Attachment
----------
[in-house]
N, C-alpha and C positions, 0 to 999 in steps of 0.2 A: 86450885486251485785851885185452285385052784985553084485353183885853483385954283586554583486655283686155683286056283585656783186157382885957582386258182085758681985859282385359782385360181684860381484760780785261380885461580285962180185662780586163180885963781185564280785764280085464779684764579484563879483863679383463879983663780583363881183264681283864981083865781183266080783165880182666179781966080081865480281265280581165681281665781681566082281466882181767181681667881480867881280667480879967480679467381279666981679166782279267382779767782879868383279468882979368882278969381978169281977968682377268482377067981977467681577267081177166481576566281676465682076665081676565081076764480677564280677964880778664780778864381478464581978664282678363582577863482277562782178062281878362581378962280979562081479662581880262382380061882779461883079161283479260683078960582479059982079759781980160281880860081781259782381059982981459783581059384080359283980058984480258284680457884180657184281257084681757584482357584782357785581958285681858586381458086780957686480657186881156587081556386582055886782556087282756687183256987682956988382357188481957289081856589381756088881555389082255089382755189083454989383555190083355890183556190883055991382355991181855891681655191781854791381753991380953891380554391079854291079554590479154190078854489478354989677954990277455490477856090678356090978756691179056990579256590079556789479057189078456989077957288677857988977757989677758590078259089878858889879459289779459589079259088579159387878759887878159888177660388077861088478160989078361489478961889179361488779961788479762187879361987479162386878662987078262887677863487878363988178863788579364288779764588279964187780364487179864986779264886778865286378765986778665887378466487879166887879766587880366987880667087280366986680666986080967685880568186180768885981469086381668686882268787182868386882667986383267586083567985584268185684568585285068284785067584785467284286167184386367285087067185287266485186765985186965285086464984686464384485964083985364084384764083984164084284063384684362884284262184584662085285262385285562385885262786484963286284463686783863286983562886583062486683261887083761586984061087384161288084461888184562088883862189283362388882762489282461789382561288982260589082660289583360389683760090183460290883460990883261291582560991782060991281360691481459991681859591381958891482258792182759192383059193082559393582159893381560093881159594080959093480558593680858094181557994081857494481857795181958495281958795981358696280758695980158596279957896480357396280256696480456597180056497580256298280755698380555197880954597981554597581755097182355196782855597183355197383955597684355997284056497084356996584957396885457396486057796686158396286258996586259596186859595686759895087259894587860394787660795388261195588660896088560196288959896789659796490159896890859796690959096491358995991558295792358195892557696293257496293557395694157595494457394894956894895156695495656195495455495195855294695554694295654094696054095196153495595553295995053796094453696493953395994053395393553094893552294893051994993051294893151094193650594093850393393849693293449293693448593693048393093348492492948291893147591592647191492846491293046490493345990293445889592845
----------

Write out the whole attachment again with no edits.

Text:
[in-house]
N, C-alpha and C positions, 0 to 999 in steps of 0.2 A: 86450885486251485785851885185452285385052784985553084485353183885853483385954283586554583486655283686155683286056283585656783186157382885957582386258182085758681985859282385359782385360181684860381484760780785261380885461580285962180185662780586163180885963781185564280785764280085464779684764579484563879483863679383463879983663780583363881183264681283864981083865781183266080783165880182666179781966080081865480281265280581165681281665781681566082281466882181767181681667881480867881280667480879967480679467381279666981679166782279267382779767782879868383279468882979368882278969381978169281977968682377268482377067981977467681577267081177166481576566281676465682076665081676565081076764480677564280677964880778664780778864381478464581978664282678363582577863482277562782178062281878362581378962280979562081479662581880262382380061882779461883079161283479260683078960582479059982079759781980160281880860081781259782381059982981459783581059384080359283980058984480258284680457884180657184281257084681757584482357584782357785581958285681858586381458086780957686480657186881156587081556386582055886782556087282756687183256987682956988382357188481957289081856589381756088881555389082255089382755189083454989383555190083355890183556190883055991382355991181855891681655191781854791381753991380953891380554391079854291079554590479154190078854489478354989677954990277455490477856090678356090978756691179056990579256590079556789479057189078456989077957288677857988977757989677758590078259089878858889879459289779459589079259088579159387878759887878159888177660388077861088478160989078361489478961889179361488779961788479762187879361987479162386878662987078262887677863487878363988178863788579364288779764588279964187780364487179864986779264886778865286378765986778665887378466487879166887879766587880366987880667087280366986680666986080967685880568186180768885981469086381668686882268787182868386882667986383267586083567985584268185684568585285068284785067584785467284286167184386367285087067185287266485186765985186965285086464984686464384485964083985364084384764083984164084284063384684362884284262184584662085285262385285562385885262786484963286284463686783863286983562886583062486683261887083761586984061087384161288084461888184562088883862189283362388882762489282461789382561288982260589082660289583360389683760090183460290883460990883261291582560991782060991281360691481459991681859591381958891482258792182759192383059193082559393582159893381560093881159594080959093480558593680858094181557994081857494481857795181958495281958795981358696280758695980158596279957896480357396280256696480456597180056497580256298280755698380555197880954597981554597581755097182355196782855597183355197383955597684355997284056497084356996584957396885457396486057796686158396286258996586259596186859595686759895087259894587860394787660795388261195588660896088560196288959896789659796490159896890859796690959096491358995991558295792358195892557696293257496293557395694157595494457394894956894895156695495656195495455495195855294695554694295654094696054095196153495595553295995053796094453696493953395994053395393553094893552294893051994993051294893151094193650594093850393393849693293449293693448593693048393093348492492948291893147591592647191492846491293046490493345990293445889592845